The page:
Discrimination on the Streets: How it’s Affecting Local Vendors

yli is My Story
A street vendor pushes his cart in Los Angeles, CA November 6, 2013. Street vendors descended on City Hall Wednesday in support of a measure that would legalize street vending in the city.(Andy Holzman/Los Angeles Daily News)

We have lived with discrimination and racism for years within our community. It is written in our history, and follows us with our past. There is no doubt that there was discrimination occurring before the pandemic, but it is also evident that the pandemic shifted our focus and shed light on issues we hadn’t seen enough in the mainstream before. 

For instance, there have been many cases in Los Angeles where cops were harassing and being discriminatory towards communities of color. This type of behavior was evident before the pandemic started, but was acknowledged more in the media once the pandemic had started. These cases caught the attention of many people who started to recognize the injustices that exist in our society. An article talking about how local vendors are being attacked in Los Angeles mentioned, “Community advocates say they are seeing an increase in attacks and also seeing more people documenting the attacks, but not enough is being done to protect the vendors.” 

I sought out my local street vendors to give me an understanding of the kind of discrimination they were facing, and how they had to adapt and overcome discrimination on the streets. I wanted to get a sense of their day being a vendor out in the community. 

One of my local street vendors has been in my community since I was 7 years old. They reside in San Mateo County and have worked as a street vendor for over 15 years. Although I grew up with them for over 10 years, I never knew much about their life beyond the short interactions we had. I realized there are many factors, including simple things like weather, that challenge their occupation as street vendors. Hot weather makes for an exhausting day and rain prevents them from going out on the streets. I wondered, did they also face other difficulties like the discrimination I had read about?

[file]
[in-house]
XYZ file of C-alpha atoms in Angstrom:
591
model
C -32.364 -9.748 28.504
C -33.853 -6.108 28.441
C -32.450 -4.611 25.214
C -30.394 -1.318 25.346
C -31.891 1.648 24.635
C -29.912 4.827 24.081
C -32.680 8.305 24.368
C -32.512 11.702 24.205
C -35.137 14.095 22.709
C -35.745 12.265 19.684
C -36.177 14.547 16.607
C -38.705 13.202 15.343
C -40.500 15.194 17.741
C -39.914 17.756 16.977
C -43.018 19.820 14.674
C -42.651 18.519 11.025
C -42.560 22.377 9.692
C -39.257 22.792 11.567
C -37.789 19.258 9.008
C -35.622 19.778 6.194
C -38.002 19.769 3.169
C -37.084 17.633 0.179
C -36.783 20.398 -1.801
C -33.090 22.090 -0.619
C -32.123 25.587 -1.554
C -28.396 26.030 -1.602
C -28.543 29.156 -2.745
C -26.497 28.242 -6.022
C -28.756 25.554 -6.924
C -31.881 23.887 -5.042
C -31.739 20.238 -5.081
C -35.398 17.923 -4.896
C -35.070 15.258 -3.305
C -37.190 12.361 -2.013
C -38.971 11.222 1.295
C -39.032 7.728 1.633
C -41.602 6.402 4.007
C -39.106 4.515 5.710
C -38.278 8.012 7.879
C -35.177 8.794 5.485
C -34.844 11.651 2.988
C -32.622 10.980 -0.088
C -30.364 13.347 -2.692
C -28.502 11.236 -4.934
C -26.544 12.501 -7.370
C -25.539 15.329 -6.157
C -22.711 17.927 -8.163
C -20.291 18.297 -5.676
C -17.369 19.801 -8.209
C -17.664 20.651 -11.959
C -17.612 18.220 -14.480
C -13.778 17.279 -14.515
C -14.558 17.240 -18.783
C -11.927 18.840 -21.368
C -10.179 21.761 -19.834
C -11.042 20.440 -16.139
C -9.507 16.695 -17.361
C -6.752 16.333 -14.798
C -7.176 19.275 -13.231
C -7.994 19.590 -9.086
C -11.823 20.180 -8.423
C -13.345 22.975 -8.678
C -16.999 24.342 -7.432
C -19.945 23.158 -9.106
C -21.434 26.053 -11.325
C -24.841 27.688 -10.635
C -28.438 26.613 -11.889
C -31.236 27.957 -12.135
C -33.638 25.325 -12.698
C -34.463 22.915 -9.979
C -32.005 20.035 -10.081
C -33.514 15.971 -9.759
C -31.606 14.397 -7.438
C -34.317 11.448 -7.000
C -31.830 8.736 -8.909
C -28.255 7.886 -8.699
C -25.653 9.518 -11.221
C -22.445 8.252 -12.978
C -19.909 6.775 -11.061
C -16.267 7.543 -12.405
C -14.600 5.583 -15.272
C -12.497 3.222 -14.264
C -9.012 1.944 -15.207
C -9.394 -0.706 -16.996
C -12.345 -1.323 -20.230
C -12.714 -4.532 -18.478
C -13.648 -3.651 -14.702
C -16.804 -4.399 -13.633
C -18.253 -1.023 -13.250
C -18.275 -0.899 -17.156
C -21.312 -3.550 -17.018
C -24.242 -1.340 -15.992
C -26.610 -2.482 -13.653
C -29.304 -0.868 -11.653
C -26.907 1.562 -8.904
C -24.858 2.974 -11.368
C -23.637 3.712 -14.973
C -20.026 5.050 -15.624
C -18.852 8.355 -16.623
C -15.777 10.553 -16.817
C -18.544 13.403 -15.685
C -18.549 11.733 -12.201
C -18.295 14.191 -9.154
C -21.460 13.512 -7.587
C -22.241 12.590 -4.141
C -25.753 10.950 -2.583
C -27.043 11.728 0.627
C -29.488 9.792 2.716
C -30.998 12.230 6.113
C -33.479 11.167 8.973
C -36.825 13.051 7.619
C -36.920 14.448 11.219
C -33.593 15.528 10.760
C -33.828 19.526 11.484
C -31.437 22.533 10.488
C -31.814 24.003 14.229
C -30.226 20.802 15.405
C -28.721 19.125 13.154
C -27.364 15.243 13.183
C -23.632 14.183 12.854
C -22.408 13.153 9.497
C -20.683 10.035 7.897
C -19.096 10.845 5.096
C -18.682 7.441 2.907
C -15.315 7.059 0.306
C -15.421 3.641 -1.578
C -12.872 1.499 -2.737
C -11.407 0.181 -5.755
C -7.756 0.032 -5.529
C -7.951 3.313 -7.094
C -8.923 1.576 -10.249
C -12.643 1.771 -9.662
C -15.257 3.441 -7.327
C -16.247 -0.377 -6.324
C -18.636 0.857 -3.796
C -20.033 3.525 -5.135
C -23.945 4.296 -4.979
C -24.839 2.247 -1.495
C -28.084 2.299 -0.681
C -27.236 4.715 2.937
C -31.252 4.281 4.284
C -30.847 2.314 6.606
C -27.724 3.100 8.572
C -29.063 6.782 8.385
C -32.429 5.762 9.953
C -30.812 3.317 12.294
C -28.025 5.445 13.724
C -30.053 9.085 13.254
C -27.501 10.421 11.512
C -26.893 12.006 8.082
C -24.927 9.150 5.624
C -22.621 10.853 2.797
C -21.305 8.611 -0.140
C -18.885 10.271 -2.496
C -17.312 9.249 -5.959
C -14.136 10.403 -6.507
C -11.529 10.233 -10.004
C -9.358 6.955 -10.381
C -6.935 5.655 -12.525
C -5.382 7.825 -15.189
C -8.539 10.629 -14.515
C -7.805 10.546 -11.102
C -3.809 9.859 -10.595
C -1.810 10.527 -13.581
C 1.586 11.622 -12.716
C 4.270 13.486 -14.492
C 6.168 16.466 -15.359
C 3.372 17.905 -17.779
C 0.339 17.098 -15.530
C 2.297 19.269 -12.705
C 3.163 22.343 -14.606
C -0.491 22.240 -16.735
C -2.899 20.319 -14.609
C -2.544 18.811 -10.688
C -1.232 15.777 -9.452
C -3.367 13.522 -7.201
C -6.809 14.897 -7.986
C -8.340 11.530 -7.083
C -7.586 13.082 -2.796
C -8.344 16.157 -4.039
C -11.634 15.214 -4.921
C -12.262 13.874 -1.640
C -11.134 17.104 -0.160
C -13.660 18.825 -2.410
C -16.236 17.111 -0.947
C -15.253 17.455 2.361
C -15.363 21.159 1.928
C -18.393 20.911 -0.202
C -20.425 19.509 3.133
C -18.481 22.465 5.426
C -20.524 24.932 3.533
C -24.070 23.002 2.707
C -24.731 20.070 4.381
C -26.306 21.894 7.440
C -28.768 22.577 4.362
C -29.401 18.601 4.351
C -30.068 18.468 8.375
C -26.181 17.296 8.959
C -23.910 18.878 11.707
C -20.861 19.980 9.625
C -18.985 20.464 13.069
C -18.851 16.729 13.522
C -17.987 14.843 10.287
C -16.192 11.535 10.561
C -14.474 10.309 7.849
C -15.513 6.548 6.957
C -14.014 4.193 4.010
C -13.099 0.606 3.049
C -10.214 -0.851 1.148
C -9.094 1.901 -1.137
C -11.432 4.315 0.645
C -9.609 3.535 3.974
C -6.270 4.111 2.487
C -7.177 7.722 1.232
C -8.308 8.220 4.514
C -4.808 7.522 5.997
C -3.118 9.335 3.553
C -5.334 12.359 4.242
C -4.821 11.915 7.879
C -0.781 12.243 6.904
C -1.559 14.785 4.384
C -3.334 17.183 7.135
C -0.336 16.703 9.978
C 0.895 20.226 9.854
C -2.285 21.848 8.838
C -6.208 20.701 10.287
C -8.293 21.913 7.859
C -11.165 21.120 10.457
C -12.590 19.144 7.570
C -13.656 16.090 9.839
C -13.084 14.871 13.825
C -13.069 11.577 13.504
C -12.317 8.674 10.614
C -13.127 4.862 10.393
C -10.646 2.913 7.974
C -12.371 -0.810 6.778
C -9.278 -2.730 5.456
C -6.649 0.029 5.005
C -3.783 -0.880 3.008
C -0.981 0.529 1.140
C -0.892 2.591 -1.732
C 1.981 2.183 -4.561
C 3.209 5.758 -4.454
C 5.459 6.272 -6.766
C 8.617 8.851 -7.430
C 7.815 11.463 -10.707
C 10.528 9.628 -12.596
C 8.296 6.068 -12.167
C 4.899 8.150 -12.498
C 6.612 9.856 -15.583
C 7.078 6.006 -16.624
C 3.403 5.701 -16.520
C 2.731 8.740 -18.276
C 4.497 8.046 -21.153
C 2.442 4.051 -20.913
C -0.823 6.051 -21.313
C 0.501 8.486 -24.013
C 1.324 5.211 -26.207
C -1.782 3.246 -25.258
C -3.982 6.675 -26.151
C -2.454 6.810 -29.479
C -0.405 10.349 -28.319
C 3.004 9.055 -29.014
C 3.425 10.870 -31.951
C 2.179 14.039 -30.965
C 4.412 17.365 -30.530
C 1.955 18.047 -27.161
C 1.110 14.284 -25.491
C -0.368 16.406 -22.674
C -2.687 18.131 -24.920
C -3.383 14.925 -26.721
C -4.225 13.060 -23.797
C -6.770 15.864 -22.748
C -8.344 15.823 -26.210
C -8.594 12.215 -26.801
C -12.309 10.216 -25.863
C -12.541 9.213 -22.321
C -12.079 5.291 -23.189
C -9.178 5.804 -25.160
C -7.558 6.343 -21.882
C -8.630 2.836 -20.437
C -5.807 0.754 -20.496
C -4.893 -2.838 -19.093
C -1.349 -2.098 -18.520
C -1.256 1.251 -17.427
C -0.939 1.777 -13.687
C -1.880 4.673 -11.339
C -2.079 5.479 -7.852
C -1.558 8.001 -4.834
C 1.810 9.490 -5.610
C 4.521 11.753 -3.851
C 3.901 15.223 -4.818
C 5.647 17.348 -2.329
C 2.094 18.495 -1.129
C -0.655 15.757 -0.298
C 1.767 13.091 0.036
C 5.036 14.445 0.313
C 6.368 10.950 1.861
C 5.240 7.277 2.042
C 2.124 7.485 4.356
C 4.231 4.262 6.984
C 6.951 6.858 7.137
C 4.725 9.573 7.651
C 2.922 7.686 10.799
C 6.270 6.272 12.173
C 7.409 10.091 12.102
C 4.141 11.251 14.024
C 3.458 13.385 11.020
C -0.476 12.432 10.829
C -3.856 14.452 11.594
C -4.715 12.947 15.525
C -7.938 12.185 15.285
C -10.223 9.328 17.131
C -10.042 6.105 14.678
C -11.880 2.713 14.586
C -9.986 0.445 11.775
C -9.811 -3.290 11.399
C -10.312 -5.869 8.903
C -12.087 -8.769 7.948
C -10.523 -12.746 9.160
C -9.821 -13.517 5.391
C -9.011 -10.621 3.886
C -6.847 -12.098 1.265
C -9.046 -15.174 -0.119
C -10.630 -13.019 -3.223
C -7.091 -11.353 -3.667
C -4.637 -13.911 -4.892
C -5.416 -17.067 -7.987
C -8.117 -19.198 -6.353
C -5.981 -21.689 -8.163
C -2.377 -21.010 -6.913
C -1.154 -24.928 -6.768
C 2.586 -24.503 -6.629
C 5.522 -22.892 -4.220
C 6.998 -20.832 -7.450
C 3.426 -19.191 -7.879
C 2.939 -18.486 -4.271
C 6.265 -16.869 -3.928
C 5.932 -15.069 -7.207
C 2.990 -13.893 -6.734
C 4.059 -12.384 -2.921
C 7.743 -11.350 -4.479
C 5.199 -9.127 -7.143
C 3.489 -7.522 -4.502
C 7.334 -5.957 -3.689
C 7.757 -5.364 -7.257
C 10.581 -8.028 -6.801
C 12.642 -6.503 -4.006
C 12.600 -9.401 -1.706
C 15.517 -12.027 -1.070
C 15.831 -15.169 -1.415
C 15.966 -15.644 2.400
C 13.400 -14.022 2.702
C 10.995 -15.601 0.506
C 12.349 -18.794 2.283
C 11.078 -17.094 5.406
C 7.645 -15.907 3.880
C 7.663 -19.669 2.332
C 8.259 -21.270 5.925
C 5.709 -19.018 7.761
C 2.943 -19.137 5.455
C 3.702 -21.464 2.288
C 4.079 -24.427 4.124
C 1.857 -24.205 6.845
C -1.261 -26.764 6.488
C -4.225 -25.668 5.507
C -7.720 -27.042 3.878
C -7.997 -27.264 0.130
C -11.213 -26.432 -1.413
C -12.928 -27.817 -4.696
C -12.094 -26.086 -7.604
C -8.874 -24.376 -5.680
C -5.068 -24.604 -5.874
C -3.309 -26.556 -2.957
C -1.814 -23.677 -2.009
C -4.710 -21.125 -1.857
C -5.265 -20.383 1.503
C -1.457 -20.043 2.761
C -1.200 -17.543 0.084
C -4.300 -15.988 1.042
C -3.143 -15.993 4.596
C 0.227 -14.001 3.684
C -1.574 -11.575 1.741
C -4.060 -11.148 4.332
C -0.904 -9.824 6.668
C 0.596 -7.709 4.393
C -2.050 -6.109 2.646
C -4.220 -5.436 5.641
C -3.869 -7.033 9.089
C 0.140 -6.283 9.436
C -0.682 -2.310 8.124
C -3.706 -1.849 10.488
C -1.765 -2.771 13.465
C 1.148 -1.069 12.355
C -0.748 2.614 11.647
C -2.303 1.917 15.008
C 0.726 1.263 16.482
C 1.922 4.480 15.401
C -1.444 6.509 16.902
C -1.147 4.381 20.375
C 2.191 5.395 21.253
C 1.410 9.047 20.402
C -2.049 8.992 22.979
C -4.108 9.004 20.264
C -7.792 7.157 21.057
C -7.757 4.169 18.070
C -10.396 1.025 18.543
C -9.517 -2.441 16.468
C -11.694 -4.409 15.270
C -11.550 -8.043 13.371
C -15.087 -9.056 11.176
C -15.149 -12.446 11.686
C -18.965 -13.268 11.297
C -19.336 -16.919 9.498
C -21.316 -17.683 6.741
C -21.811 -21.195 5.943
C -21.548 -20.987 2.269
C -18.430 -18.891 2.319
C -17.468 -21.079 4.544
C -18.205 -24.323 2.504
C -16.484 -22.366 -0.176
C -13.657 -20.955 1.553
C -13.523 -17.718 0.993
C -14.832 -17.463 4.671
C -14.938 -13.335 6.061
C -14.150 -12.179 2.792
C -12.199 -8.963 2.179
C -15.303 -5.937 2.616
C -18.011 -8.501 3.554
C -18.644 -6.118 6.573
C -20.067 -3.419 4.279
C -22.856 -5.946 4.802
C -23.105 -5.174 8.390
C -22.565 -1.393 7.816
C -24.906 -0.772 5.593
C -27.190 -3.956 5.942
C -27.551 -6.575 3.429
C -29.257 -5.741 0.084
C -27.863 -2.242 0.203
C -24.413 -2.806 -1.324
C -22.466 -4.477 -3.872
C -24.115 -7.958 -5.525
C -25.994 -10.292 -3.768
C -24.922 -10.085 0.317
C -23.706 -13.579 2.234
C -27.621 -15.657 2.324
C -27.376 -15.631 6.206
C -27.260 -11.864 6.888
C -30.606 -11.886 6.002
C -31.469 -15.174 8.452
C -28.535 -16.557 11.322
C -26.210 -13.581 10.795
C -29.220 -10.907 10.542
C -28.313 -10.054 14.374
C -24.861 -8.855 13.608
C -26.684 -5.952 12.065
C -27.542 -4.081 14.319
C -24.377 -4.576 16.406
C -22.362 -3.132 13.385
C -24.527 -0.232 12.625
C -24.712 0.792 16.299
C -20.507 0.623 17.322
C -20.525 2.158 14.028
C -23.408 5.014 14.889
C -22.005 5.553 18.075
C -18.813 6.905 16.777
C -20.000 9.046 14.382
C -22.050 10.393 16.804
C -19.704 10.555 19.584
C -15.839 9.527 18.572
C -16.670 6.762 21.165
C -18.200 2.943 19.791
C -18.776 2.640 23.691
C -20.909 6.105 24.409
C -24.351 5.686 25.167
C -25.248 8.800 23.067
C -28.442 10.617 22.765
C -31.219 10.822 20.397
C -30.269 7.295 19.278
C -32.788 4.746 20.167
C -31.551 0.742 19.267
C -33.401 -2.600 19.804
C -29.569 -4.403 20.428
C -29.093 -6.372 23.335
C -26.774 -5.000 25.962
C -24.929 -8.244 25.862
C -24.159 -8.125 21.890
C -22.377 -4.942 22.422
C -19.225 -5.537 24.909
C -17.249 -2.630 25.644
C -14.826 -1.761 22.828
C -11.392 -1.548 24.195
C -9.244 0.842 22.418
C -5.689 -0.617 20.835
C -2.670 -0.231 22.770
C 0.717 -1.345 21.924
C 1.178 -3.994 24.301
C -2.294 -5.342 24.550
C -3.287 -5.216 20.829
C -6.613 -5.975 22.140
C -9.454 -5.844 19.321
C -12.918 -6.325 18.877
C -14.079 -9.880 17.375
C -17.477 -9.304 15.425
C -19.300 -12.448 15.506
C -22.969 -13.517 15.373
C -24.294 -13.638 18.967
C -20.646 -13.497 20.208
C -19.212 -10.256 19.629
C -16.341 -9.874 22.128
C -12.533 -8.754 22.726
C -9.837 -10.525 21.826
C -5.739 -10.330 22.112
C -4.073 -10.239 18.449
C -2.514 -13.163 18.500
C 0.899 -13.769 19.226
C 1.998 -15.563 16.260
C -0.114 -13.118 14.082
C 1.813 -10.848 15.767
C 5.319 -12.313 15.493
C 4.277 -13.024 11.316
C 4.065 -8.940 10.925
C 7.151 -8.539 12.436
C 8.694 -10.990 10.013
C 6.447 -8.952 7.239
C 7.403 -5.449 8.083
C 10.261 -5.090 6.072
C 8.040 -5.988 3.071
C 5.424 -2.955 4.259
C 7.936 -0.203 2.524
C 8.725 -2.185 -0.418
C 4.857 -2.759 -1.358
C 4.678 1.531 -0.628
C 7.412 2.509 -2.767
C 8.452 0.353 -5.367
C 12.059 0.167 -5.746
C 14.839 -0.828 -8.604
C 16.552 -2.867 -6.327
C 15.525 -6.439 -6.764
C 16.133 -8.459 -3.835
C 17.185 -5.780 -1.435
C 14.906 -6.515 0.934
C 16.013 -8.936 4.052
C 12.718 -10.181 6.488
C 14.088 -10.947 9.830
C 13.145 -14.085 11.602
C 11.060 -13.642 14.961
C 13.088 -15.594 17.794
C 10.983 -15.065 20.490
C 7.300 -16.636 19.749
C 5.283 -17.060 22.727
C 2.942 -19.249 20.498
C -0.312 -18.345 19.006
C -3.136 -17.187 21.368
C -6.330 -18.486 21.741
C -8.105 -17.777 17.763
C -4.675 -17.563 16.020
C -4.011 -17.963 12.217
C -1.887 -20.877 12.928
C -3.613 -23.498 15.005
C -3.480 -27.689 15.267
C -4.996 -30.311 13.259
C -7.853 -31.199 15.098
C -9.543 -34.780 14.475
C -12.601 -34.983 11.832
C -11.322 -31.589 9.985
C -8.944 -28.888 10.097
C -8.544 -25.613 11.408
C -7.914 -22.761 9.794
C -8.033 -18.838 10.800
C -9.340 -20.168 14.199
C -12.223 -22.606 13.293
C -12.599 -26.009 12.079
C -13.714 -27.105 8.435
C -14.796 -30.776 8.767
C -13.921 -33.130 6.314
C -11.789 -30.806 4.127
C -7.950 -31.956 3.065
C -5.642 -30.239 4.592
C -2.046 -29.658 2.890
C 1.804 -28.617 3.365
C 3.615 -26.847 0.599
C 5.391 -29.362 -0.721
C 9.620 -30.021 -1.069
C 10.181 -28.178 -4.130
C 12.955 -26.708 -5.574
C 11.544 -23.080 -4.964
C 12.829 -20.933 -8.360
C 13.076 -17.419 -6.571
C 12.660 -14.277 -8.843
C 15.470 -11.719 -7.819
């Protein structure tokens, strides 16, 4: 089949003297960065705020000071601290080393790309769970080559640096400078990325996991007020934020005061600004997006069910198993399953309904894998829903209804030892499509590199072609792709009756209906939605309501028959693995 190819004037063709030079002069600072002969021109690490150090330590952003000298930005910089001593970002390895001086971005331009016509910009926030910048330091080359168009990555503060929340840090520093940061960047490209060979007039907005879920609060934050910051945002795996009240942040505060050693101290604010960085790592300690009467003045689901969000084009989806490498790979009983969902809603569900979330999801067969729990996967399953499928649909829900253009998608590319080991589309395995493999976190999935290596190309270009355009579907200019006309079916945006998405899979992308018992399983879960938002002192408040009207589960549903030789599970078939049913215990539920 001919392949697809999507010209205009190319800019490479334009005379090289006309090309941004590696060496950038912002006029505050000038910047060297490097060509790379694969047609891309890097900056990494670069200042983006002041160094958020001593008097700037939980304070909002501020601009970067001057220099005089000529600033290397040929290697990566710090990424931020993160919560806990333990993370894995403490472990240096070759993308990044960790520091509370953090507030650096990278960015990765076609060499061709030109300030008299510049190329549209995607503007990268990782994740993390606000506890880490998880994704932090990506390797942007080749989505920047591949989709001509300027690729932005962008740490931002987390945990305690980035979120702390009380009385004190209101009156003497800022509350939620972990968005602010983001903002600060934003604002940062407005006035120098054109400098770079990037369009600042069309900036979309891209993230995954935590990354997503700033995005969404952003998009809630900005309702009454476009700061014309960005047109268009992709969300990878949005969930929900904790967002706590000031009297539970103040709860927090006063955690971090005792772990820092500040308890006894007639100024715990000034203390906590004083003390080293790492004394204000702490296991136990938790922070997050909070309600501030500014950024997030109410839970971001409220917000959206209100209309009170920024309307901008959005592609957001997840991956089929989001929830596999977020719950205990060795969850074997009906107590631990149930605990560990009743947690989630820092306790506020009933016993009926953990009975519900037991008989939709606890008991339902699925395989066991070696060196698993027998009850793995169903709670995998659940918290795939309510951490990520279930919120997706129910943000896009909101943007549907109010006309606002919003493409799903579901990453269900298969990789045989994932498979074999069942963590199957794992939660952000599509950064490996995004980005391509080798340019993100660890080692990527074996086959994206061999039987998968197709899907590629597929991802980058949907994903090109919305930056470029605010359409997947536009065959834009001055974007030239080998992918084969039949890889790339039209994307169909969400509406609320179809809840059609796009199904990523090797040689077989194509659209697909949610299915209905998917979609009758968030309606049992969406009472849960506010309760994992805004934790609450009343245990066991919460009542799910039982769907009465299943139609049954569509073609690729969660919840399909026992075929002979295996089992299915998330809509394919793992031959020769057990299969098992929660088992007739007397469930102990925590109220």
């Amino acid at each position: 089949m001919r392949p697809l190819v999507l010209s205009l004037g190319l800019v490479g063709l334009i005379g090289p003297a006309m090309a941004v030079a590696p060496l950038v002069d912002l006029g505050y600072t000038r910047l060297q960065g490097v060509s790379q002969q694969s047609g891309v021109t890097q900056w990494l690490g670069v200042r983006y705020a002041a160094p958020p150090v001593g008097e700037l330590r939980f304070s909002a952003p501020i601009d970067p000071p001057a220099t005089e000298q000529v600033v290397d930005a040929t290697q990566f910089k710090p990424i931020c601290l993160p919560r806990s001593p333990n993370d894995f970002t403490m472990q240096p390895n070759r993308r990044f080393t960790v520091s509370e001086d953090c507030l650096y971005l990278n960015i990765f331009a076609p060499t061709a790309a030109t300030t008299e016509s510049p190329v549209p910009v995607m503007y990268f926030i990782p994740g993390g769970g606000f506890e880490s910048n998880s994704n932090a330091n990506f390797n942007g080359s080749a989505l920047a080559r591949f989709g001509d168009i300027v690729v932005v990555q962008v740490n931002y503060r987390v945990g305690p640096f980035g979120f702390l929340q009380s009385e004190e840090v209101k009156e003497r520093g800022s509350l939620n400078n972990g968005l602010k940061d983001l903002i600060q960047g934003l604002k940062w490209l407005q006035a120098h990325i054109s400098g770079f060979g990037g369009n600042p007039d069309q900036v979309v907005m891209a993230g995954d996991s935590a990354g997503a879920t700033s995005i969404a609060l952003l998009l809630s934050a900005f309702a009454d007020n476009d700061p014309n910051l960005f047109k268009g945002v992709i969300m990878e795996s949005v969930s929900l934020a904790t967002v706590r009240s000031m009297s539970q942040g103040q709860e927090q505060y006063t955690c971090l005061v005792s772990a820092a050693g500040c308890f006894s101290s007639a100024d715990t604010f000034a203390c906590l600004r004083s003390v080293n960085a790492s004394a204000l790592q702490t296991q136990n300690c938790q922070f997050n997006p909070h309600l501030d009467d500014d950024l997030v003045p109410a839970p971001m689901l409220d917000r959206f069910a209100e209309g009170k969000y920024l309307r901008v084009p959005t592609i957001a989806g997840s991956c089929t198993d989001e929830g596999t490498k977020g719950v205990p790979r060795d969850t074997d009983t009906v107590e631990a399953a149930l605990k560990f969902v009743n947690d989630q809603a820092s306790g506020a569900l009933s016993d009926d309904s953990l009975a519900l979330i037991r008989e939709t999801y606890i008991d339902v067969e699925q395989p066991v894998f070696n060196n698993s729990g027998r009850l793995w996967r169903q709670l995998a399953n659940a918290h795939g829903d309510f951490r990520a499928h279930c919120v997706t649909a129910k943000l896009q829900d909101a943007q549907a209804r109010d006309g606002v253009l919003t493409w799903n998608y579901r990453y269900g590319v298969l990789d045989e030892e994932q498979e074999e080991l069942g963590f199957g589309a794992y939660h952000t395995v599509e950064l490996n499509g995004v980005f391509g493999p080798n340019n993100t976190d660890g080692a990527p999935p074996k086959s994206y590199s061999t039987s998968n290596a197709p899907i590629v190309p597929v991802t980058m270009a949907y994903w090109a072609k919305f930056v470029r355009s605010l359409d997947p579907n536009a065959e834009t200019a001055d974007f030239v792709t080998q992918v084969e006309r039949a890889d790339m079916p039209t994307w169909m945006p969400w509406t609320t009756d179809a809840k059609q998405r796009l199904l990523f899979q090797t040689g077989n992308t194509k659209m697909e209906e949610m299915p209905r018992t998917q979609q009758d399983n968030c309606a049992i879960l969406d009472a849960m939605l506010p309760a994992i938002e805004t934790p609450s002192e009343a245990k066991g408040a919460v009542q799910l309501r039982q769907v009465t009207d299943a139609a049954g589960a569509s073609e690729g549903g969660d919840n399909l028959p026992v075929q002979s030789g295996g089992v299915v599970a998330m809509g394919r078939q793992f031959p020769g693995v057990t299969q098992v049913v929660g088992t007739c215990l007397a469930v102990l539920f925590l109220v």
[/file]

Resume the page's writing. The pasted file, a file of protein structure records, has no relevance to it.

When I asked them about the obstacles they face in their line of work, they responded, “earning the trust and respect of this community.” Upon more questions they explained, “The initial glares and stares made me feel shameful for what I was doing. But I soon realized that my work was honorable and worth doing.” In the beginning, “The community wasn’t comfortable with me, and I would constantly get stopped [by police] for no reason, as they assumed I had no permit.” In regards to the current social-political climate, they stated “Protesting and getting our community involved has made things tolerable, but discrimination is still seen on the streets.” I ended our conversation with the question of what changes they were glad to see for street vendors, “We are nowhere close the end to stop any type of discrimination, but I am grateful that people are talking about issues like these.”